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March 4, 2001

5 Min Read
By Design:  Part design 204-Gussets

In this bimonthly column, Glenn Beall of Glenn Beall Plastics Ltd. (Libertyville, IL) shares his special perspective on issues important to design engineers and the
molding industry.  During my university days, the word “plastic” was not heard in the school of engineering. When I started designing plastic components in 1957, I simply drew the functional detail and then wrapped a wall around those elements to create a finished part. The only thing that saved me was that everything was prototyped in order to provide parts for clinical evaluation. When the parts didn’t function as required, they were modified until they worked well enough to get by. This trial-and-error procedure taught me what not to do.

   Back in those days, there were a few textbooks and some excellent design brochures published by the resin manufacturers. The only problem was that I didn’t know that this literature existed. Fortunately, the company that I worked for practiced a form of early supplier involvement. Plastics processors, materials salesmen, and toolmakers routinely visited the new product development department.Figure 1. Advancements through the years in plastics processing have made gussets easier to mold. Designed properly, gussets make a part stronger without increasing cycle time.     These were actually sales calls, but they were also learning opportunities. At that time these suppliers were the experts in the industry. They would look at my preliminary designs and make recommendations for tooling, cost, and quality improvements. They would say such things as, “The way you have this part designed, it will have a  sink mark in the center, and it will warp along its length.” Sure enough, the prototype parts warped and had a sink mark in the center. How did they know that by just glancing at the drawing?The Learning Curve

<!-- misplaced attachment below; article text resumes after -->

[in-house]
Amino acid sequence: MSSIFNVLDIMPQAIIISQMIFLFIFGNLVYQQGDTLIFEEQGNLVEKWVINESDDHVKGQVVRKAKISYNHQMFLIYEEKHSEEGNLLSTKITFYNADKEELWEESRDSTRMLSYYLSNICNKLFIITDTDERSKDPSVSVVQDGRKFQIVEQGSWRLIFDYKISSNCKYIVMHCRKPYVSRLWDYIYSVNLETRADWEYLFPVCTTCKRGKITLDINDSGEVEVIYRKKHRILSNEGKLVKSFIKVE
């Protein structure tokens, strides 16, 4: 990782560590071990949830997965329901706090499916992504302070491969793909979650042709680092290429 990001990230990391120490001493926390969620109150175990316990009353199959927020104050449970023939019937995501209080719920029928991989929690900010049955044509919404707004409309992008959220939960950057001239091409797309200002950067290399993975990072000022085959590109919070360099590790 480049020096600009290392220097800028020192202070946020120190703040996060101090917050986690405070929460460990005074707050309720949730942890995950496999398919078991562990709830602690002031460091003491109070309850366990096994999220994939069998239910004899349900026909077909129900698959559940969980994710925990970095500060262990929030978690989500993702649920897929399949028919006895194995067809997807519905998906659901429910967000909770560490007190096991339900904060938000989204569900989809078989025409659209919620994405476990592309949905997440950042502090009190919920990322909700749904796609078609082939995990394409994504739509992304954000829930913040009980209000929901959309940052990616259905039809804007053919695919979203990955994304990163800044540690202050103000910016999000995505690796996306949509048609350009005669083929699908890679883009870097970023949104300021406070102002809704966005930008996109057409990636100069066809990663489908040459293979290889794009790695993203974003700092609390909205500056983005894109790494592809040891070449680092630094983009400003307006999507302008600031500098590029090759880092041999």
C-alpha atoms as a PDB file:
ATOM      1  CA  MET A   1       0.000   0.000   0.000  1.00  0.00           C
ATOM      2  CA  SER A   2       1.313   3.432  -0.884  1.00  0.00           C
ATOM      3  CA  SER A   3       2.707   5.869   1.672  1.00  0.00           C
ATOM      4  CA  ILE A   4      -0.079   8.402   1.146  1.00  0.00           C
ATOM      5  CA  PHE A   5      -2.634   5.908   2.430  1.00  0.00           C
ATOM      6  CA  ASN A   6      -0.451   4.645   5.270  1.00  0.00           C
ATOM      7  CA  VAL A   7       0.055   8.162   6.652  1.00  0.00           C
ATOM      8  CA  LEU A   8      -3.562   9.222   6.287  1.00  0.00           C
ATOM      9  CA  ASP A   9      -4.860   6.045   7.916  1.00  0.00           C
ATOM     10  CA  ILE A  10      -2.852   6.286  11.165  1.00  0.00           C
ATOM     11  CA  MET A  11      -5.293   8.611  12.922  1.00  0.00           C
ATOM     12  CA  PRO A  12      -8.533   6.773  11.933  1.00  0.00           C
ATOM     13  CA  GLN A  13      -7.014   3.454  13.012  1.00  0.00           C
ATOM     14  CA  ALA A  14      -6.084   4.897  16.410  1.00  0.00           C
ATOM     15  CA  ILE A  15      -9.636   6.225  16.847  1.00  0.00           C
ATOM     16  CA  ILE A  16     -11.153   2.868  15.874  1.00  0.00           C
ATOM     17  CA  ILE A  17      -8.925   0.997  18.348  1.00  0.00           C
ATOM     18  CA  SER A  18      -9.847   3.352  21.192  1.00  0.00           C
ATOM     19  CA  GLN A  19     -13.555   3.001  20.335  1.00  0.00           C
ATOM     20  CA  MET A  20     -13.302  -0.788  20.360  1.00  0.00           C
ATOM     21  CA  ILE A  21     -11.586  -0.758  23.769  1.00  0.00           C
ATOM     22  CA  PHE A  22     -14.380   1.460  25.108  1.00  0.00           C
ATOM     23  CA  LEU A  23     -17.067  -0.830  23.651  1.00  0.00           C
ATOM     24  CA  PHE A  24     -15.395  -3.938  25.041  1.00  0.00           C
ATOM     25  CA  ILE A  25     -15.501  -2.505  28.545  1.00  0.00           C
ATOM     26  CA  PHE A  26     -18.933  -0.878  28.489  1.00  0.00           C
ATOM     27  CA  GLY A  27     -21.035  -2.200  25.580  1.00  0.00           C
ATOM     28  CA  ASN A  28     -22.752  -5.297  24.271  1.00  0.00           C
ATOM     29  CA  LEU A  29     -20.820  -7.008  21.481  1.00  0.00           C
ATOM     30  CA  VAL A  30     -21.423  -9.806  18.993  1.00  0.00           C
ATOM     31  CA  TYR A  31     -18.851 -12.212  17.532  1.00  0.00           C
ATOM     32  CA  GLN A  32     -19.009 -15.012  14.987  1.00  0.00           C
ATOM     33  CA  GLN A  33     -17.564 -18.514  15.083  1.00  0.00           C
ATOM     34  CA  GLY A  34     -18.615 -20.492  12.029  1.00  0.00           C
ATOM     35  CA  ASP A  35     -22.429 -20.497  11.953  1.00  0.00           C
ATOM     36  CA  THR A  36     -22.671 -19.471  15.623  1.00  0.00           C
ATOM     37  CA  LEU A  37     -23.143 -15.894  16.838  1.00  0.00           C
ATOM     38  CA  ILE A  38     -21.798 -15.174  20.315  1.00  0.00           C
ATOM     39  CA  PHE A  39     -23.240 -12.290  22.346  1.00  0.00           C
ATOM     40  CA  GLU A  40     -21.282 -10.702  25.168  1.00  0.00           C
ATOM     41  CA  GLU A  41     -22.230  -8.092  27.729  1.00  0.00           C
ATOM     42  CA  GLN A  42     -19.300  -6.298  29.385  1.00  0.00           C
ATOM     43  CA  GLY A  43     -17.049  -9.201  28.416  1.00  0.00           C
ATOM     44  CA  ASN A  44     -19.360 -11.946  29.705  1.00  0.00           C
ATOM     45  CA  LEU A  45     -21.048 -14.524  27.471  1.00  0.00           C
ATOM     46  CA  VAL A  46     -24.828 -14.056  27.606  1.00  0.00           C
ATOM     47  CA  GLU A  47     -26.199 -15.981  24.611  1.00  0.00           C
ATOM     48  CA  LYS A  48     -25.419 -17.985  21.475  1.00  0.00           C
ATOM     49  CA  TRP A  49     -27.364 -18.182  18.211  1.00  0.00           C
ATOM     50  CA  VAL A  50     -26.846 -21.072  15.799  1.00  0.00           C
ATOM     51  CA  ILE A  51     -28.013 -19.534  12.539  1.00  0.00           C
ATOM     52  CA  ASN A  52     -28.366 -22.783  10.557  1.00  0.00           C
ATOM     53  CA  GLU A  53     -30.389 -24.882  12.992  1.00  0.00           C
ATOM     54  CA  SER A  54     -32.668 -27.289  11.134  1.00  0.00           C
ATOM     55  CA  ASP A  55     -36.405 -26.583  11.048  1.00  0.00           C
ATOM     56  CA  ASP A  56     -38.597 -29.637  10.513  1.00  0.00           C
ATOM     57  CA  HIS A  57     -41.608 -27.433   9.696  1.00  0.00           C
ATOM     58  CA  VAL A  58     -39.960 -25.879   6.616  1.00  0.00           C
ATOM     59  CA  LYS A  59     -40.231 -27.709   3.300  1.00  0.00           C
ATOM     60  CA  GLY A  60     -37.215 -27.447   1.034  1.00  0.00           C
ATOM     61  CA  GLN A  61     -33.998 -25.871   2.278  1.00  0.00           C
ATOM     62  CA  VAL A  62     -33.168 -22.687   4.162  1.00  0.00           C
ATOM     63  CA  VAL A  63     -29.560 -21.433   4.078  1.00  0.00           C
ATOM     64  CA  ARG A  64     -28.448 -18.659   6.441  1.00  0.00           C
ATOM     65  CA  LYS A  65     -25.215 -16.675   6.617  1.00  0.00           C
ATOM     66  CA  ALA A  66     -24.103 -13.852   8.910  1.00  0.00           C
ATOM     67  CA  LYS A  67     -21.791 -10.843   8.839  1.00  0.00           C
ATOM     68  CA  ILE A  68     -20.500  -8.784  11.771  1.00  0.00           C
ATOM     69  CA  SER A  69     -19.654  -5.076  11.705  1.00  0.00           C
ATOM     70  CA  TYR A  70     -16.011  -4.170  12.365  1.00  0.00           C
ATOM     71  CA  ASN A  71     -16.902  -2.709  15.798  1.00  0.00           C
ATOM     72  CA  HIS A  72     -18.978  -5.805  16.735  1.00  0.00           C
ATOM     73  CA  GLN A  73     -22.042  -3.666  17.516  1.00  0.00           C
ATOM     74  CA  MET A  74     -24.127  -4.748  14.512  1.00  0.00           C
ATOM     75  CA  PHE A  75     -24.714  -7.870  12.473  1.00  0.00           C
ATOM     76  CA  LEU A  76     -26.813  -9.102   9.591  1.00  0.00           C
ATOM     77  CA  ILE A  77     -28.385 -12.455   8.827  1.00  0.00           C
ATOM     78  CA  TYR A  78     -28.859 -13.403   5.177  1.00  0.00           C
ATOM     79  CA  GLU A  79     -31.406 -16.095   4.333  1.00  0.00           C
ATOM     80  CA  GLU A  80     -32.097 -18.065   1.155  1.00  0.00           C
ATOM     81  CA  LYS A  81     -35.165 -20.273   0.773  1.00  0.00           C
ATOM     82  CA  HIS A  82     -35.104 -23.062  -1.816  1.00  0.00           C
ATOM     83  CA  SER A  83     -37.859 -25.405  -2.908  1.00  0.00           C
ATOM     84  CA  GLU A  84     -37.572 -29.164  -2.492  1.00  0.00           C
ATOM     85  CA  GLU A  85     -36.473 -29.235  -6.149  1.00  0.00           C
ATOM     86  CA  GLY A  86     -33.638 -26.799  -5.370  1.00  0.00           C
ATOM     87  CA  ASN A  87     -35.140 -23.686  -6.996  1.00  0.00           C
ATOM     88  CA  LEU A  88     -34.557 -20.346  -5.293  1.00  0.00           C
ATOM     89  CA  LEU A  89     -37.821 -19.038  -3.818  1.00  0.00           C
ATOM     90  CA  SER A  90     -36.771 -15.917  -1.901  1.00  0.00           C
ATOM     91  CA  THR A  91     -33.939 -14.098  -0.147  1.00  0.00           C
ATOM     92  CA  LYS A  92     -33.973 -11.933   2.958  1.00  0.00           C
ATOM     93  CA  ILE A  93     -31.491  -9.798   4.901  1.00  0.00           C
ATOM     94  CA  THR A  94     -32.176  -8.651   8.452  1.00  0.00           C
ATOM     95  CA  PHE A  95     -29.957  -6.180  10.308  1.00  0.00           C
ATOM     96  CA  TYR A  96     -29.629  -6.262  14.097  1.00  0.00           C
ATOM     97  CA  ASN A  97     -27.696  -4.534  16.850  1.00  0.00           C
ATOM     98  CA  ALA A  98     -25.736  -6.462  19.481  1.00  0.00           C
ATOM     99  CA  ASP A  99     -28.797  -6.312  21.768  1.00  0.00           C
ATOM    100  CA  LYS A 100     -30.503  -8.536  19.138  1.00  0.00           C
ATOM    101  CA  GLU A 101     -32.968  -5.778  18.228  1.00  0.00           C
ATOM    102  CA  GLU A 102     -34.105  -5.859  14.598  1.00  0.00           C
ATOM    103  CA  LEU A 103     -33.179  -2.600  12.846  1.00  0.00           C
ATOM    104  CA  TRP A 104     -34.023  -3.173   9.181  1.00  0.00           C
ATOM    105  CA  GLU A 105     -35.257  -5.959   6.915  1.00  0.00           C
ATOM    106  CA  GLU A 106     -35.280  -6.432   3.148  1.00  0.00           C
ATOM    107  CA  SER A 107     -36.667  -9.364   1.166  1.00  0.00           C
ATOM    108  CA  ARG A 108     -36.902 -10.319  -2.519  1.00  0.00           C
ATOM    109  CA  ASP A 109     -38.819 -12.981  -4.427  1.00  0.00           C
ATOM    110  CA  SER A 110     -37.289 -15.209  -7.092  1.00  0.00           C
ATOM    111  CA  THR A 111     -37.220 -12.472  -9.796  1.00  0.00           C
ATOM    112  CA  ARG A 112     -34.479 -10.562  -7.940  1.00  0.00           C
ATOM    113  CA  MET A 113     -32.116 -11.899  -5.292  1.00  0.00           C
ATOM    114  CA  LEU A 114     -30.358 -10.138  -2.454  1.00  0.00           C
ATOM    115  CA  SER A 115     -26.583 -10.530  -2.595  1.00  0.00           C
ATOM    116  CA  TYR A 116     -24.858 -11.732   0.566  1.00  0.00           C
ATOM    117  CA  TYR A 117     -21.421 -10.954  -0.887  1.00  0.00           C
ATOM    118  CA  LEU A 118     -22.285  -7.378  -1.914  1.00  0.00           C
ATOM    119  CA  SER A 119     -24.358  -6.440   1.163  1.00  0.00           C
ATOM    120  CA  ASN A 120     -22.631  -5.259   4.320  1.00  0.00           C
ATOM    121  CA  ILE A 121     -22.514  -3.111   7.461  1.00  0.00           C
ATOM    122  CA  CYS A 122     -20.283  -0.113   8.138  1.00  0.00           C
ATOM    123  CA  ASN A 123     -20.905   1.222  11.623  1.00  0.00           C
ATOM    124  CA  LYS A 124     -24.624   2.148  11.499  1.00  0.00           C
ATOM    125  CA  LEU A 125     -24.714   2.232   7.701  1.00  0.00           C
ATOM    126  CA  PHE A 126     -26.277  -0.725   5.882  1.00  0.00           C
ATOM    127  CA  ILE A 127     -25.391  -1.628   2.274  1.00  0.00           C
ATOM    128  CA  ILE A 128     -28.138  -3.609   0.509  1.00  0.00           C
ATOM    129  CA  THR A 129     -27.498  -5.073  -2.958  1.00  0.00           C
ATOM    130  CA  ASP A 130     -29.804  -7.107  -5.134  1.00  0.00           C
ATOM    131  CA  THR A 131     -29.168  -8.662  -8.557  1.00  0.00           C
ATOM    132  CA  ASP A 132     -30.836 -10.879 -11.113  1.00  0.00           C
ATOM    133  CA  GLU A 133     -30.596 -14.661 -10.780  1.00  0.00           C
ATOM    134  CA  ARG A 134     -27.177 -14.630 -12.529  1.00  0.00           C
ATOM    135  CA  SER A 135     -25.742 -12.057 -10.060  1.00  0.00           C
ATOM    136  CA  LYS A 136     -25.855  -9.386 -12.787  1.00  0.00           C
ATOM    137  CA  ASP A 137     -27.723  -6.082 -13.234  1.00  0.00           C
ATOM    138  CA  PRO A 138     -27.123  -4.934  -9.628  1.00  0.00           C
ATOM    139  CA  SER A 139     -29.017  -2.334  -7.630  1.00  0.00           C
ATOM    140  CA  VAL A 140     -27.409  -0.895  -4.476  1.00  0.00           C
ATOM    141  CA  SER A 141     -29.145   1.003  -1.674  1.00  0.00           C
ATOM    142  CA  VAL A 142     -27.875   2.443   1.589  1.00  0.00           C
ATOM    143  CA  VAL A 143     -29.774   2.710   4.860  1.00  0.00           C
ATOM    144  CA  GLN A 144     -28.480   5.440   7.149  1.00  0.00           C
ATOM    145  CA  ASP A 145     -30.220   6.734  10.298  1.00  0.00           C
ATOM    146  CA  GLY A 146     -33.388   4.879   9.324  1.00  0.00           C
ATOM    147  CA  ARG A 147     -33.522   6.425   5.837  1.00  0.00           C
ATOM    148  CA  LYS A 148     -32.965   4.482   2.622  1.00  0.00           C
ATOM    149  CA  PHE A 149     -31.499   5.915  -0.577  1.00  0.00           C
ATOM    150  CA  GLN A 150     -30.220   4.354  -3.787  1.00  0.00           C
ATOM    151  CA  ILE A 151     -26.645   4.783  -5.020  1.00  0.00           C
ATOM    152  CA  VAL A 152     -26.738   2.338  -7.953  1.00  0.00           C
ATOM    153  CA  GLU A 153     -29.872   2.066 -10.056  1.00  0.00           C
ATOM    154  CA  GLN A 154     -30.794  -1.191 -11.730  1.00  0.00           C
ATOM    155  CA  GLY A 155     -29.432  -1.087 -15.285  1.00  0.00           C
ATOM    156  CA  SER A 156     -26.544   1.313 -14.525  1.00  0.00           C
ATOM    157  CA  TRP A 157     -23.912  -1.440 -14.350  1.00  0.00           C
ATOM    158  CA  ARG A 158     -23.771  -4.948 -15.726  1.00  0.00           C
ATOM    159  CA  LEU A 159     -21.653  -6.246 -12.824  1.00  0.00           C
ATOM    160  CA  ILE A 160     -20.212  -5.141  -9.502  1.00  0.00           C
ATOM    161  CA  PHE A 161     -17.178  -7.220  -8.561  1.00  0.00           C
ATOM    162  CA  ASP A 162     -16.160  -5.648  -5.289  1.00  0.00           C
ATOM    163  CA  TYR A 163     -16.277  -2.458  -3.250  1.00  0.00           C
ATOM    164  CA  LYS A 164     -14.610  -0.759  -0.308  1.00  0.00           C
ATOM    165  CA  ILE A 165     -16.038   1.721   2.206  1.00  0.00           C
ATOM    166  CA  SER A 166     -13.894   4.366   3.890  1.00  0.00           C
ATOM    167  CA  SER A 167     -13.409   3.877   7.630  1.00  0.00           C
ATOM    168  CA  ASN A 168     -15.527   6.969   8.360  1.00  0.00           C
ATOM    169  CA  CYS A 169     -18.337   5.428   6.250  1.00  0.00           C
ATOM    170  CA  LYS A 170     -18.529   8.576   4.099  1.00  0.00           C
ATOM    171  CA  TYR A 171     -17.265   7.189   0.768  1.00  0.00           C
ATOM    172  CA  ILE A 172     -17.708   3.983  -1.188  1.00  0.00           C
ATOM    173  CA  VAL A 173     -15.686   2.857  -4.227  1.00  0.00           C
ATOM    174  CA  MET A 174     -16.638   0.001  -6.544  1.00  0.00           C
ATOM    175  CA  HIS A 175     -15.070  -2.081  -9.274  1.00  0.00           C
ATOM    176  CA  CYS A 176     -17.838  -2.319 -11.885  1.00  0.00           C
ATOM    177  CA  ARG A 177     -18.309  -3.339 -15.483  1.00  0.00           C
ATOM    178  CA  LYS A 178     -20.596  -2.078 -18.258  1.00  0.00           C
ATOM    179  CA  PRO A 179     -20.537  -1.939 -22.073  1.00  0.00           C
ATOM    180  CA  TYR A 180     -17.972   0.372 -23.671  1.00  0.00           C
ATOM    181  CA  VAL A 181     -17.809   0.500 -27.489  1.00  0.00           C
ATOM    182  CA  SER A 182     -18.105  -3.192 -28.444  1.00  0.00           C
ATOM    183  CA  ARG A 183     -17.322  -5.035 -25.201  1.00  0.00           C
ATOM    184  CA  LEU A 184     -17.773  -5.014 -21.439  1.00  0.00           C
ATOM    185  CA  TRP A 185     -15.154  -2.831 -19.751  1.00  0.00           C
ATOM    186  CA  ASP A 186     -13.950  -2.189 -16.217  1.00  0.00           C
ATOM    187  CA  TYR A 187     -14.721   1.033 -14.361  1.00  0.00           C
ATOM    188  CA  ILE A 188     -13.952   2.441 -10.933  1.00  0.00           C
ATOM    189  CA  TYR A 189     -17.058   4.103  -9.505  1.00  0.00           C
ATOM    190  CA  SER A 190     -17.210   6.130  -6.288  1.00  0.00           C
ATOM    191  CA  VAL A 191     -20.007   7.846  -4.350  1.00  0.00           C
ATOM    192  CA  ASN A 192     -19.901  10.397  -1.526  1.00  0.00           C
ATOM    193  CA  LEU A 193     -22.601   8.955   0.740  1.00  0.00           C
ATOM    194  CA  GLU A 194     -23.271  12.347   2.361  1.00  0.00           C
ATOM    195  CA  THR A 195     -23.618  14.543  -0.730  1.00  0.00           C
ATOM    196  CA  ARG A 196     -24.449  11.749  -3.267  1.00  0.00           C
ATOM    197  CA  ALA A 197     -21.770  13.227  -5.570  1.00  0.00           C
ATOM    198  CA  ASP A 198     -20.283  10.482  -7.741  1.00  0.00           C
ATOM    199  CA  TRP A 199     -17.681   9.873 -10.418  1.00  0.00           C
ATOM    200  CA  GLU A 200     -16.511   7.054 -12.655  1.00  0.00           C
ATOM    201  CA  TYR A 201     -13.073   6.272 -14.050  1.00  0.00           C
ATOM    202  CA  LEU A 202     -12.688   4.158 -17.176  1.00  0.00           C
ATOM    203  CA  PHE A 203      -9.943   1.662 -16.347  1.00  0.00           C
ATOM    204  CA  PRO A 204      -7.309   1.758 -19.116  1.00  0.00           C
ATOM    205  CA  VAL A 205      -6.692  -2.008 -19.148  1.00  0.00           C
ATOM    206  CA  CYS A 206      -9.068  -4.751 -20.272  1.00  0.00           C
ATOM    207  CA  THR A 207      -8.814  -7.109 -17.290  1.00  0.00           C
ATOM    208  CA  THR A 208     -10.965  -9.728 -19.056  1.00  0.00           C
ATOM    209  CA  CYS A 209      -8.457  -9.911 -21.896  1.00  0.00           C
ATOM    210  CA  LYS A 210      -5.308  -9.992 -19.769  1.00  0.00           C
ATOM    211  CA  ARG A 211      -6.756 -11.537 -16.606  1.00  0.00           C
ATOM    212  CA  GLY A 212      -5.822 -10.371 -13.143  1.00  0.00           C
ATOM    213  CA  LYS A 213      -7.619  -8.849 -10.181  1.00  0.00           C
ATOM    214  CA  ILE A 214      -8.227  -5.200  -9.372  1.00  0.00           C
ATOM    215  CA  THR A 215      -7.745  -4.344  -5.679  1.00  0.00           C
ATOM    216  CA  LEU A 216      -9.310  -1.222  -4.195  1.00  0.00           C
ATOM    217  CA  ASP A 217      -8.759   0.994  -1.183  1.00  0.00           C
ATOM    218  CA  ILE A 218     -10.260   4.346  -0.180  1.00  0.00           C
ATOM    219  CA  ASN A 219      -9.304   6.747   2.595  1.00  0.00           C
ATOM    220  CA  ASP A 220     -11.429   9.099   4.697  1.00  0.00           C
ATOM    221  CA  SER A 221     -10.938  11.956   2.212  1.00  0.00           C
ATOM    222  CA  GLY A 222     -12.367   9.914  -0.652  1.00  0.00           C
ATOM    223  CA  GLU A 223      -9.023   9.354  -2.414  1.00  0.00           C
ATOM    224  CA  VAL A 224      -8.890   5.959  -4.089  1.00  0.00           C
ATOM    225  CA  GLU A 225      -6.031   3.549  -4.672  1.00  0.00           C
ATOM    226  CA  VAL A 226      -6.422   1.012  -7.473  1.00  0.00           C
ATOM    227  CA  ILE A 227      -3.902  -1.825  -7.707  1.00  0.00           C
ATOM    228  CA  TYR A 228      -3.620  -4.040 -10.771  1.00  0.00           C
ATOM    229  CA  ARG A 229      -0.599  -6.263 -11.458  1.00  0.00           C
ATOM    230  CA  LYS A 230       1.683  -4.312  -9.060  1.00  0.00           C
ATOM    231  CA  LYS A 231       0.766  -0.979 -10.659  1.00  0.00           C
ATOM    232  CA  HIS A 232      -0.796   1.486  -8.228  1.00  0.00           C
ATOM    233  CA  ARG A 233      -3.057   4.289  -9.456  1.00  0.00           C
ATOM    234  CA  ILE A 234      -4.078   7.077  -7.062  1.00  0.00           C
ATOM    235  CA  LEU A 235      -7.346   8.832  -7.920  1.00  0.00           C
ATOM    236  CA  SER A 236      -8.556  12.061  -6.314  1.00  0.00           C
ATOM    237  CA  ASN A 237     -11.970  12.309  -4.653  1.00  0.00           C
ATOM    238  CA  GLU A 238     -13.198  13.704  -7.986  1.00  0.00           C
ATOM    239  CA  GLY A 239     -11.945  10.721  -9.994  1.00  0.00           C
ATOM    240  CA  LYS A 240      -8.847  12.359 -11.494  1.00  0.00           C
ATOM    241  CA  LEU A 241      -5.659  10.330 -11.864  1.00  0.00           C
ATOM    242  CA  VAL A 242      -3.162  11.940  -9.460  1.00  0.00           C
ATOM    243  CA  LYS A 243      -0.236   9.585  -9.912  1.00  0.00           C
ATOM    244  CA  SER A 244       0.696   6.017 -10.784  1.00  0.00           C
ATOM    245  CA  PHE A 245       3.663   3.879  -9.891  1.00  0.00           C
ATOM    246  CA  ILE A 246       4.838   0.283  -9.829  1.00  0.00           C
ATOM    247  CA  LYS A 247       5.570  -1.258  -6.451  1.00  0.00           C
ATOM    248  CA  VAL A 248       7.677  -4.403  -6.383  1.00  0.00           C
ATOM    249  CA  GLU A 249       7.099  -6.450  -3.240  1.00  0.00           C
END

After all these years, I still recall an embarrassing time when my favorite molder refused to take some drawings to quote until I redesigned the parts to include molding draft angles. I worked like a demon in order to have all of those parts redrawn before his next visit. That experience taught me a lesson that has served me well ever since.   Regrettably, that very beneficial method of working came to an end in the 1960s with the latest “flavor of the month” management scheme. The new philosophy decreed that purchasing could be a profit center. Thereafter, all suppliers called on the buyers and not the design engineers. Fortunately for me, I had, by that time, made so many mistakes that I had learned enough to limp along on my own.   On the negative side, new designers joining the product development department were deprived of a wonderful learning opportunity. They became dependent on “experienced” designers like myself, but I was still a novice. Today, involving suppliers in the initial design phase is touted as a good way of increasing quality while reducing part cost.Gusset Integration